Written evidence from Reboot GB[1] (TEB 27)

Public Administration and Constitutional Affairs Committee

The Elections Bill inquiry

Although much deeply concerns us in the Elections Bill as introduced, we have chosen to focus on the impact on small organisations. We share our perspective on the serious consequences of extending the range of organisations captured by the proposed upper limit of £700.

The Bill’s extension of spending limits for a 365-day period to the level of £700 will capture a large number of small organisations, such as ours, and place on them onerous requirements to classify activity and keep records of all expenditure in case an election is called. Most of these organisations will have to change the way they work to hope to comply.

  1. Part 4, Section 22, The Elections Bill specifies a new paragraph 89A of the PPERA, which sets an upper limit of £700 on the expenses that may be incurred on behalf of a Third Party during a regulated period.  The limit set would capture minor expenditures that might be made to support a campaign on a specific issue adopted by a Third Party as part of their election campaign. This would mean that, for example, a small charity or other group campaigning on a specific issue might be unaware of the duty when their expenditure was made. This amendment to the PPERA would capture that expenditure and place a burden on them to report.  The longer-term effect of this will create fear of any involvement, which would stifle legitimate local political campaigning on specific issues.  Suppression of such activity would limit democratic freedom to campaign on a wide range of legitimate campaign targets, for example, the closure of a local hospital or library.
  2. When an election is announced, an organisation like ours would be subject to regulation and reporting requirements for any regulated activity we would undertake during the 365 days before election day. In future, should the Dissolution and Calling of Parliament Bill become law, elections will be unexpected and regulated periods have been applied retrospectively. Low budget campaigning groups would be placed in the invidious position of assessing past activities to decide whether they meet the definition of electioneering and whether, therefore, they should be included in an election expenditure return. We share this concern with Best for Britain.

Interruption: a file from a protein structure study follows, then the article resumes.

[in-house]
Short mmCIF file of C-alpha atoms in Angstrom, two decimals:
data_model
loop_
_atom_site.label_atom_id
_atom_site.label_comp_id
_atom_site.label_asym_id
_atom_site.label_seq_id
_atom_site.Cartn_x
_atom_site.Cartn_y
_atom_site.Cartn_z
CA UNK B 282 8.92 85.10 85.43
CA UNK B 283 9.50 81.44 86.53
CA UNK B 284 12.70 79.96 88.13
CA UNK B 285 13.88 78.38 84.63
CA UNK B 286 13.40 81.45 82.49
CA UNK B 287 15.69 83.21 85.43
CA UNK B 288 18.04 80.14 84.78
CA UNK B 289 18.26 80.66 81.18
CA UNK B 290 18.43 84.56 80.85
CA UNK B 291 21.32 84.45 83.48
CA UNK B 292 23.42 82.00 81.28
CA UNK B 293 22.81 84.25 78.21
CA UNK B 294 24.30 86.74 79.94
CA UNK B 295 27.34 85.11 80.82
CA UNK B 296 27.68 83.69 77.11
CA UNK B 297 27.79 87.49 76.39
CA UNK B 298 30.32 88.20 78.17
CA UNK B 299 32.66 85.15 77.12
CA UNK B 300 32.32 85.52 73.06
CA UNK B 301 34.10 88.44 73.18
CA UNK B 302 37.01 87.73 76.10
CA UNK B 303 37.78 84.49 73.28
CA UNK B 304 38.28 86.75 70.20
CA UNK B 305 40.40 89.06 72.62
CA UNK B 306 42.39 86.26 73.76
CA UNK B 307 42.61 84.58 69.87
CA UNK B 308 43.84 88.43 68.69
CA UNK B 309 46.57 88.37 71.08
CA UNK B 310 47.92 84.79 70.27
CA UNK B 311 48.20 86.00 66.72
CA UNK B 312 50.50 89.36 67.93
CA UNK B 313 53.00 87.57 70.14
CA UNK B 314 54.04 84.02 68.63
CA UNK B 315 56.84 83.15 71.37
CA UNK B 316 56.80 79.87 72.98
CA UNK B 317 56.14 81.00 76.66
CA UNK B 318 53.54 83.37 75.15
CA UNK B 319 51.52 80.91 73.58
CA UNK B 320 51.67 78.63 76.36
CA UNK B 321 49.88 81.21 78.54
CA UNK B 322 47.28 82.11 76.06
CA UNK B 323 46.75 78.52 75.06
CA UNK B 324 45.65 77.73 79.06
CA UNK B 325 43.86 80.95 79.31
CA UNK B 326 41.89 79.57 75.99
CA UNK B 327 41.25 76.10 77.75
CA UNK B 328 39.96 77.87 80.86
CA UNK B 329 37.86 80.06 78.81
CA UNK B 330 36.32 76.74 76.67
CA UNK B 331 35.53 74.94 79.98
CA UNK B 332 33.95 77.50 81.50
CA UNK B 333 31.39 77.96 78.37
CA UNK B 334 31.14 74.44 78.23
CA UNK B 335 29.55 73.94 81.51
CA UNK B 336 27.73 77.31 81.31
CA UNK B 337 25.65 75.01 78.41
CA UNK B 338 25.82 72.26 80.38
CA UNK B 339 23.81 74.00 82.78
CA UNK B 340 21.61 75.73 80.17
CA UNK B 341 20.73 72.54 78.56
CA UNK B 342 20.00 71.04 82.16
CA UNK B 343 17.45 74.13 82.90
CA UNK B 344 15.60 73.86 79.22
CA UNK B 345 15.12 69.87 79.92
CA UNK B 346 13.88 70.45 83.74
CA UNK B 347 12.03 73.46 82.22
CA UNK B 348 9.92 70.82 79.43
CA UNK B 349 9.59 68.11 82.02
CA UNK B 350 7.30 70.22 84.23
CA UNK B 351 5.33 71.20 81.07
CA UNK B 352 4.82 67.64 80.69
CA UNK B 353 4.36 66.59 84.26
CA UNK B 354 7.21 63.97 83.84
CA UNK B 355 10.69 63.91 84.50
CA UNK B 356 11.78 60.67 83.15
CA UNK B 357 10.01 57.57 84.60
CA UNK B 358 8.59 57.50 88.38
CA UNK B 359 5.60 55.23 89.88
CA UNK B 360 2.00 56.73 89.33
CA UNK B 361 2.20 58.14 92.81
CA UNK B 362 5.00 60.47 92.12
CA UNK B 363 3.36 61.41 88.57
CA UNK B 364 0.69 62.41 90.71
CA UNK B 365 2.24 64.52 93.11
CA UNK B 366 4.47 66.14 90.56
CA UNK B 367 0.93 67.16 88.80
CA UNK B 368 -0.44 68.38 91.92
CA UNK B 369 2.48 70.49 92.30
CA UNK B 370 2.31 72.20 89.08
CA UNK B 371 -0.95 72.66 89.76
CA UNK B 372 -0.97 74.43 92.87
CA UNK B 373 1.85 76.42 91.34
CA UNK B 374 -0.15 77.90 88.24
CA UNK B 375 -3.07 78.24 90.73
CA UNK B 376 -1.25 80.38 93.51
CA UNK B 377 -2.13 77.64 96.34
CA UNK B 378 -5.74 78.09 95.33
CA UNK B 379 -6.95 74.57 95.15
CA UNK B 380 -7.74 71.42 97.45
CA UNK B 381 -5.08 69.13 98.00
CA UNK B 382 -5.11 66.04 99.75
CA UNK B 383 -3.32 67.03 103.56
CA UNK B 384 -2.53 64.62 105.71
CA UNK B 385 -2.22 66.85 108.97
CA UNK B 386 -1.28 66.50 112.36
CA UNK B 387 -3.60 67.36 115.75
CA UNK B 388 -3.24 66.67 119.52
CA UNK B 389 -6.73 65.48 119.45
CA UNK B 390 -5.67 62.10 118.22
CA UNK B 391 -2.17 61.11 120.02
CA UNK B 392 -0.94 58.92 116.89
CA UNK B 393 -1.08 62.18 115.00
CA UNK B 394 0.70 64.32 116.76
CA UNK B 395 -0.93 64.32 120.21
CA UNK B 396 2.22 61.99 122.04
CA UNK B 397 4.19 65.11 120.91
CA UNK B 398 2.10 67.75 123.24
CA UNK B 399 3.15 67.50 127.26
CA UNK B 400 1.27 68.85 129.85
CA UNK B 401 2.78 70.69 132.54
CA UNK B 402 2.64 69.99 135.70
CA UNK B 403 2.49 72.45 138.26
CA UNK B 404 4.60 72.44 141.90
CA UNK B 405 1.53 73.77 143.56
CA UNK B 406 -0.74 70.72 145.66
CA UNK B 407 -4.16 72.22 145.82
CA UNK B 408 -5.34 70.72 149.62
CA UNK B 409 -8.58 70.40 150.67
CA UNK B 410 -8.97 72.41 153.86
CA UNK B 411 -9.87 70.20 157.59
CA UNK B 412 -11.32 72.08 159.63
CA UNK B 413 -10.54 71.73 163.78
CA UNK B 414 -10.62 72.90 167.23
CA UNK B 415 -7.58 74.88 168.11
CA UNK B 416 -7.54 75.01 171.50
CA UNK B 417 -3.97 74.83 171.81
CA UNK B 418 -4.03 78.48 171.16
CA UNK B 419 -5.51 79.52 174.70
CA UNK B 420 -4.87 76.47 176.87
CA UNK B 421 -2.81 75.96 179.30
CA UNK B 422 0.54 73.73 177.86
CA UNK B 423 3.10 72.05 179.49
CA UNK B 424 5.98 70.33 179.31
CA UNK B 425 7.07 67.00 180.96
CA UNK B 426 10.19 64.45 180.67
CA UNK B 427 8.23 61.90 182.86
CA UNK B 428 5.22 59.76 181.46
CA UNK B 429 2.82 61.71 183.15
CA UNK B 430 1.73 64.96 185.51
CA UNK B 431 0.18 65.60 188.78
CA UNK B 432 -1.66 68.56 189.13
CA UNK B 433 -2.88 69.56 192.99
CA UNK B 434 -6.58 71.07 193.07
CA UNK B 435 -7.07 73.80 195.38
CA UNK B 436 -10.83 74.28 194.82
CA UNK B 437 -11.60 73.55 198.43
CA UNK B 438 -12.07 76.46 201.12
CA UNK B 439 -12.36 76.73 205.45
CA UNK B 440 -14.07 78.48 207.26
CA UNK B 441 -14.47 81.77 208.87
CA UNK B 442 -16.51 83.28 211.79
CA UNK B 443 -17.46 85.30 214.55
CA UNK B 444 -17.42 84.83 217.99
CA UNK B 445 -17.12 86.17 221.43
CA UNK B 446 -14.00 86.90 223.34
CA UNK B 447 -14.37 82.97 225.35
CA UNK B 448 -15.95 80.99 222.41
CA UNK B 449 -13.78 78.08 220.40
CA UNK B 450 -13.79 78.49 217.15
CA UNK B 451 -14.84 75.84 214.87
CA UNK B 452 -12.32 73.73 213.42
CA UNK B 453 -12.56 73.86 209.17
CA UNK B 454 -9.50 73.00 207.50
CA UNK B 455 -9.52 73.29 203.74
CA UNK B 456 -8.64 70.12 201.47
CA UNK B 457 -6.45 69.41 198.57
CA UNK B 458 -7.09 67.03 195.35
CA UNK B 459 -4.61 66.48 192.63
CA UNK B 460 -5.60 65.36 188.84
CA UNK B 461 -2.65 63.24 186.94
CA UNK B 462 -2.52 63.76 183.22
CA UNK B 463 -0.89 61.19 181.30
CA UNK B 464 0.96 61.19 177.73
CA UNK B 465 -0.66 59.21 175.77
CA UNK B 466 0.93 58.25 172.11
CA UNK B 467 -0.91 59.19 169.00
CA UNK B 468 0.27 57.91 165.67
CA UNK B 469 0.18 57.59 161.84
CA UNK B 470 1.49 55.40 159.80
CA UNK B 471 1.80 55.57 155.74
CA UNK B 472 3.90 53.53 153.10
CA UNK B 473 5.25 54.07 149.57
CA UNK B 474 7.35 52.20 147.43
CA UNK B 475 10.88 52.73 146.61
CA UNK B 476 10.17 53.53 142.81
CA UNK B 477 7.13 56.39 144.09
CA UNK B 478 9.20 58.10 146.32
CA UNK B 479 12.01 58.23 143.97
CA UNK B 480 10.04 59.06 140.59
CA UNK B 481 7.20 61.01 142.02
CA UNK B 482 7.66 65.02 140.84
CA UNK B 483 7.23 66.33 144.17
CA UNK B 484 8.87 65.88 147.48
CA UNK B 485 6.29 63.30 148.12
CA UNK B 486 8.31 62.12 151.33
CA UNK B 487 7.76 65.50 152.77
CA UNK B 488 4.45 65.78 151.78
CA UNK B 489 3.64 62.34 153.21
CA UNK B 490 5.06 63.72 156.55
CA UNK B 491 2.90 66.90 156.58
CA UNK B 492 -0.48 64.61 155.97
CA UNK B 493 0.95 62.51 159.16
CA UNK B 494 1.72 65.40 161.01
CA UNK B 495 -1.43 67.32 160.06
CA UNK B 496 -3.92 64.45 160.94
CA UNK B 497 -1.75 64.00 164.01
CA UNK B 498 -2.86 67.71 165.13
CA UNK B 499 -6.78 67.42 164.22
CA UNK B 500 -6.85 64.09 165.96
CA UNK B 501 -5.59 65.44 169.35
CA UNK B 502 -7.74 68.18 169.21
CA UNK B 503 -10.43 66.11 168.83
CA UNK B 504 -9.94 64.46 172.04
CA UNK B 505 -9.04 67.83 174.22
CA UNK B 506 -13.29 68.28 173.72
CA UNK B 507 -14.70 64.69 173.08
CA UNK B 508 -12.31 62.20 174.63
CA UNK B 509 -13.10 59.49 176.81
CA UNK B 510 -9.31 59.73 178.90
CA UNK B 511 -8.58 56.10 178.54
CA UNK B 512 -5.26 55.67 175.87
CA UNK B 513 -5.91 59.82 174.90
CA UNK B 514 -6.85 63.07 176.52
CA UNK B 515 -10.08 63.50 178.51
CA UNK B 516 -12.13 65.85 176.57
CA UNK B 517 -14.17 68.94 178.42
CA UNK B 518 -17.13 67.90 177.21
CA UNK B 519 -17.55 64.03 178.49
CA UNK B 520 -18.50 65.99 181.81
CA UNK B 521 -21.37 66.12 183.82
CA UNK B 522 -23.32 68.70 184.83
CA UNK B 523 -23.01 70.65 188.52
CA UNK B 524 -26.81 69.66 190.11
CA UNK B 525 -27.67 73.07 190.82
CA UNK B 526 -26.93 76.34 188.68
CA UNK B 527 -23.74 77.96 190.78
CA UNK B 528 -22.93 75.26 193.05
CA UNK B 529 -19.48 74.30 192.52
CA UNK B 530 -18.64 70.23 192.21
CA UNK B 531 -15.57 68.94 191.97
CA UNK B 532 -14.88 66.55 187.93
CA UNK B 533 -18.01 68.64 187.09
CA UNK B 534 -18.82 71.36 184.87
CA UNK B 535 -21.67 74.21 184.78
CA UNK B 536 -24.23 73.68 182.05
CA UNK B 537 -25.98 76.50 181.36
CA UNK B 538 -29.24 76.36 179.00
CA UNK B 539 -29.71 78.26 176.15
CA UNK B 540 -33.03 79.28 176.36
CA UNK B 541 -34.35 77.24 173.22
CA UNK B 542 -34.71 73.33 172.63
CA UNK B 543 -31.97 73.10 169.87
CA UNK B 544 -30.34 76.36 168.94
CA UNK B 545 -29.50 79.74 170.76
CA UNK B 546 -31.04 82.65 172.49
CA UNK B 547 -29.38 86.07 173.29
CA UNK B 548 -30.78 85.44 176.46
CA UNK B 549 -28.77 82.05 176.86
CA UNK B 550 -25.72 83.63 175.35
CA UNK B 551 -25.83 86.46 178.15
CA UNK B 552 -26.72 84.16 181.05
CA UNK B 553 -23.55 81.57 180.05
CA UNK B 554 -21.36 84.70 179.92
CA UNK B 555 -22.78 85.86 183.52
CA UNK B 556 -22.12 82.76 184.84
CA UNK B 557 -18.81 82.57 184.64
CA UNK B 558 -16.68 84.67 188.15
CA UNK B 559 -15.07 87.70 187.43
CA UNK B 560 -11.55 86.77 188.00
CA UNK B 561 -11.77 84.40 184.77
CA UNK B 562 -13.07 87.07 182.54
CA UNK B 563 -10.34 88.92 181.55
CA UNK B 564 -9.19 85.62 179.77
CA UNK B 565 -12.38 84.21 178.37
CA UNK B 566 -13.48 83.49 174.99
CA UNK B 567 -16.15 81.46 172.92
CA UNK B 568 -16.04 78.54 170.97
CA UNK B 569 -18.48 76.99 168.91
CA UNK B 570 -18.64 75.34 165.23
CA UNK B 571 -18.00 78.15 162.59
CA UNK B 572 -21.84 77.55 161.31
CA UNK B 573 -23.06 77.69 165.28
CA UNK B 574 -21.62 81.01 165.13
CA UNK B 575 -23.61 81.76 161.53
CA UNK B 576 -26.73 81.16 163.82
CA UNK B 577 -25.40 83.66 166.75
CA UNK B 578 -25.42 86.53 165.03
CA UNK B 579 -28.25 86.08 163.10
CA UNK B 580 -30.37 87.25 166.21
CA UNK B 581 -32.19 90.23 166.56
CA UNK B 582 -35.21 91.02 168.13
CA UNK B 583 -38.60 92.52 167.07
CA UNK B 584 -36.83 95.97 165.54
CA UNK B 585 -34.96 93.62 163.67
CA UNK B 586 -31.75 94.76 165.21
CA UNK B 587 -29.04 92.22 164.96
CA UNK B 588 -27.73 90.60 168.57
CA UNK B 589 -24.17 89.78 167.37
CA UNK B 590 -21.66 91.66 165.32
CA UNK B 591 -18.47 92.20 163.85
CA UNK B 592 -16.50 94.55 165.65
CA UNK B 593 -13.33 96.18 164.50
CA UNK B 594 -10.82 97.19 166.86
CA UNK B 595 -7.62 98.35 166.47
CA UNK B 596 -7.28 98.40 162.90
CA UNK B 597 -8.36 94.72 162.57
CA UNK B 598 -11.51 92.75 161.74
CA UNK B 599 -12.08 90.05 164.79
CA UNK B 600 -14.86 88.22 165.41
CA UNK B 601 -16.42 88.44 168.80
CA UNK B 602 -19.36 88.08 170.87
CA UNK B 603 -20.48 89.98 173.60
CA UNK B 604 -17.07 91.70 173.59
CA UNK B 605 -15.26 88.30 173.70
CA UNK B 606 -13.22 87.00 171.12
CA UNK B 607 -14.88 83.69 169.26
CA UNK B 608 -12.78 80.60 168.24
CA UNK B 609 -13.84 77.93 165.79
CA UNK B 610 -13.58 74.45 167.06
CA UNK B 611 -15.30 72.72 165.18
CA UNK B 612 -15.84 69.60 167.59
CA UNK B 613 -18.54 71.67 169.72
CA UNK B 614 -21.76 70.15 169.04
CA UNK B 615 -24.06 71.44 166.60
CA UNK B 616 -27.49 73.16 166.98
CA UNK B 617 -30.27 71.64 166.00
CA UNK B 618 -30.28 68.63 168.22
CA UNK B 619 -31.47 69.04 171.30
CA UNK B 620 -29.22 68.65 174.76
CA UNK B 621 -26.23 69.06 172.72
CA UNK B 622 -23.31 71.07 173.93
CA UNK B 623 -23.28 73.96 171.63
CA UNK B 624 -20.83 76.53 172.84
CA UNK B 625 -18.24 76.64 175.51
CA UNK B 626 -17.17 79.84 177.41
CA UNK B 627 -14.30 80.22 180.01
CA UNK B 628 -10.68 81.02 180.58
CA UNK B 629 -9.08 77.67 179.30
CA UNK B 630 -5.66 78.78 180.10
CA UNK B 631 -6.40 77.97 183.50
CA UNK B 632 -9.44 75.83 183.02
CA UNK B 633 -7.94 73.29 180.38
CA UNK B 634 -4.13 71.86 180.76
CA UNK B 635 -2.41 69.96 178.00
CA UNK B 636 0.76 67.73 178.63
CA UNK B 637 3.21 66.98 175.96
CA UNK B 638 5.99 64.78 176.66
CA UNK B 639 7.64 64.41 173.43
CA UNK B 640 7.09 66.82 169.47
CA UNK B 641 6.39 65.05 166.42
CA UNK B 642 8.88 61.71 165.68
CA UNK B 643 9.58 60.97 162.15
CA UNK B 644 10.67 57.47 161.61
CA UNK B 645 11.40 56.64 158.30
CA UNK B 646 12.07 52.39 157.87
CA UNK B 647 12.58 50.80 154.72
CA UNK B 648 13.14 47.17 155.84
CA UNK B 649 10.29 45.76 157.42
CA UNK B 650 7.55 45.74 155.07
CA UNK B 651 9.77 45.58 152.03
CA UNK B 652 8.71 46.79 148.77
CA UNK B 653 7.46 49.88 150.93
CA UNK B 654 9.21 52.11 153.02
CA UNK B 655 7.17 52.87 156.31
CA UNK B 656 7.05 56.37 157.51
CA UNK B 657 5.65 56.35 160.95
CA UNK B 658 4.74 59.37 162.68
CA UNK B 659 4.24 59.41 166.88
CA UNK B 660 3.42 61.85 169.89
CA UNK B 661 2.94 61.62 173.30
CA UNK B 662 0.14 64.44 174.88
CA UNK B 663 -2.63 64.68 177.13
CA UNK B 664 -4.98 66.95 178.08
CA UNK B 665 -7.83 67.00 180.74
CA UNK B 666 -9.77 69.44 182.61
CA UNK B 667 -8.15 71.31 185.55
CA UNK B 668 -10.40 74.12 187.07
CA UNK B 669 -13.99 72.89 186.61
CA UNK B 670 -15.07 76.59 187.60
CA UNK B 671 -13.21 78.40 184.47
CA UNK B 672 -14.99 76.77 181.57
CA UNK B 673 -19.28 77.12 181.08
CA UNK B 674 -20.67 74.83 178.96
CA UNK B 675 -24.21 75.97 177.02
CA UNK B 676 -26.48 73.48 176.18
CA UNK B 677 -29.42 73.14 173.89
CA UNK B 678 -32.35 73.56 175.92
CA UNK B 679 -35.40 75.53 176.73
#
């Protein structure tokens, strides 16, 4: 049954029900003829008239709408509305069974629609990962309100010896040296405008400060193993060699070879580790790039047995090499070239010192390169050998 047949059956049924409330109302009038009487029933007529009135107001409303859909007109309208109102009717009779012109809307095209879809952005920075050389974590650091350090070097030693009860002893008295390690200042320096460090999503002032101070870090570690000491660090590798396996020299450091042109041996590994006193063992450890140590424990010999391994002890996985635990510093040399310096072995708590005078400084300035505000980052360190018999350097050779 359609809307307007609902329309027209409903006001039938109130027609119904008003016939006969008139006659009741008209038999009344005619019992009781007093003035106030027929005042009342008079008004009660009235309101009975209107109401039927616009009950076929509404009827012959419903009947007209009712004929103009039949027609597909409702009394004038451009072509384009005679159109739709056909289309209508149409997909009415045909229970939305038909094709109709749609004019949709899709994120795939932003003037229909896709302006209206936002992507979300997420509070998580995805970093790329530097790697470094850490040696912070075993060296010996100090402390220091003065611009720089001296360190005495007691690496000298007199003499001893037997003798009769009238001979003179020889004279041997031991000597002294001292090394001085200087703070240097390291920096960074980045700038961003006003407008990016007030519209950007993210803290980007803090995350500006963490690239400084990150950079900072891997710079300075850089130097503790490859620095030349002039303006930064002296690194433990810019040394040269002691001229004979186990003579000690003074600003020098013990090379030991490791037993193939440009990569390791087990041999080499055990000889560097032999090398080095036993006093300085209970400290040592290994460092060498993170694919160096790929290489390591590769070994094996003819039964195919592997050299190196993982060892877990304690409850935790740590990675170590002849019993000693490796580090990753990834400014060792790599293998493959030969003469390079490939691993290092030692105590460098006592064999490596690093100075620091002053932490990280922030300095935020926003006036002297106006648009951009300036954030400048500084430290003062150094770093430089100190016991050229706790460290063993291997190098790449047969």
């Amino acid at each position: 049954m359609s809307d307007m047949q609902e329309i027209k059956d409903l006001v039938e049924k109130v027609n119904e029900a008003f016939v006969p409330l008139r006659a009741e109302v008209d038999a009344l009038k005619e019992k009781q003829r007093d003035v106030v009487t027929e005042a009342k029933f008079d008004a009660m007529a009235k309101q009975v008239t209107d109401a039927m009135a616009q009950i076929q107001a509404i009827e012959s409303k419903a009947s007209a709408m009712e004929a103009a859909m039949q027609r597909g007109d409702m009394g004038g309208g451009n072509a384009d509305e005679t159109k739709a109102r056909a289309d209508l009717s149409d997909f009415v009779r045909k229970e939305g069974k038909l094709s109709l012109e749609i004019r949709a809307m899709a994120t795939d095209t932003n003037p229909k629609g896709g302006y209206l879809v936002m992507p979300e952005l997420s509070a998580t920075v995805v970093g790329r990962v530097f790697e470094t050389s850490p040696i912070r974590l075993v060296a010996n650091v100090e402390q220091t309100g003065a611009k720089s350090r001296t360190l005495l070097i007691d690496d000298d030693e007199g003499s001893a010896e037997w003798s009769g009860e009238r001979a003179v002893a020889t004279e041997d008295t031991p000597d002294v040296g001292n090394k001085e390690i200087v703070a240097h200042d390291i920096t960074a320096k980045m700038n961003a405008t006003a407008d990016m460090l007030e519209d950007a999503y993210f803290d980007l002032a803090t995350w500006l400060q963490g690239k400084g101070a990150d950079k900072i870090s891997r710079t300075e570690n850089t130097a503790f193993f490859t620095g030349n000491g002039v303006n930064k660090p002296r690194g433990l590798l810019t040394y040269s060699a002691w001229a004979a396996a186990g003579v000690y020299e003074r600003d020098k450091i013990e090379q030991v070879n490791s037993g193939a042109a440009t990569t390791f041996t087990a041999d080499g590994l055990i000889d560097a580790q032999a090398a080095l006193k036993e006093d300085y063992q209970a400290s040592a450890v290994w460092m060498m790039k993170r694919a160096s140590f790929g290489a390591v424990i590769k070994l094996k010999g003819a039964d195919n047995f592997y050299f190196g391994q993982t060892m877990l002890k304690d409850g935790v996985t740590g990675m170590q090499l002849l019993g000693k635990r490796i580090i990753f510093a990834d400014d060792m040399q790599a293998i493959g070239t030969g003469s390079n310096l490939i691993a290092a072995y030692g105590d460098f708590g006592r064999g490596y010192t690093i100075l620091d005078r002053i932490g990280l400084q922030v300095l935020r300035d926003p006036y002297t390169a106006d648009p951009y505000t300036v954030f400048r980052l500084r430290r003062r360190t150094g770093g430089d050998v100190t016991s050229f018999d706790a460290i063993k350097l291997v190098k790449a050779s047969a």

3. Small organisations do not have specialist skills to assess the terms of legislation, nor do they have the funds to buy in such assistance. This extension of election expenditure control to micro-businesses goes against what this government has previously said about reducing the burden of ‘red tape’.
  4. The Dissolution and Calling of Parliament Bill currently being considered by Parliament changes the entire dynamic for all organisations working in the democracy and advocacy space. Moving the entry point for registration and reporting to a £700 spend level requires a 365-day registration period before an election. That means that no election could be called within one year from the time of enactment and as a matter of natural justice.  To do otherwise would mean ‘backdating’ the law, which would be open to legal challenge. Any and all future elections would require 365 days notice so that all campaigning organisations can regulate their spending in full knowledge of the timing of the election. A condition in law cannot be applied retroactively or without reasonable notice. If a snap election were called (e.g. at less than 365 days notice) then it would be impossible, for example, to un-spend monies that had already been spent.
  5. As the interpretation of electioneering is now open, this rule may have unintended consequences on many parties that have no experience submitting expenses. Indeed, for the unincorporated campaign, they may have no audited accounts of any kind.
  6. The risk of undue influence that the Bill purports to guard against this has to be set against the heavy regulatory burden that the Bill intends to impose. We judge that the bar for involvement in election expenses returns needs to be raised to only include those organisations spending more than £7500 during a 90 period before any Election. This change would make the Bill consistent with the limit required for declaring personal political donations.


August 2021

[1] RebootGB (www.rebootgb.today) is a national volunteer-run and funded intervention campaigning for comprehensive constitutional, economic and social reform. We were formed in November 2020 and are open to members of the public and those from all parties. As part of its outreach, RebootGB plans to work locally to encourage registration by under-represented groups, particularly 18- to 24-year-olds, and provide information about the importance of involvement in the democratic process. We are not a charity, nor are we registered with the Electoral Commission as a third-party campaigner. We do not intend to be electioneering, but we would like to support candidates that support our policy objectives.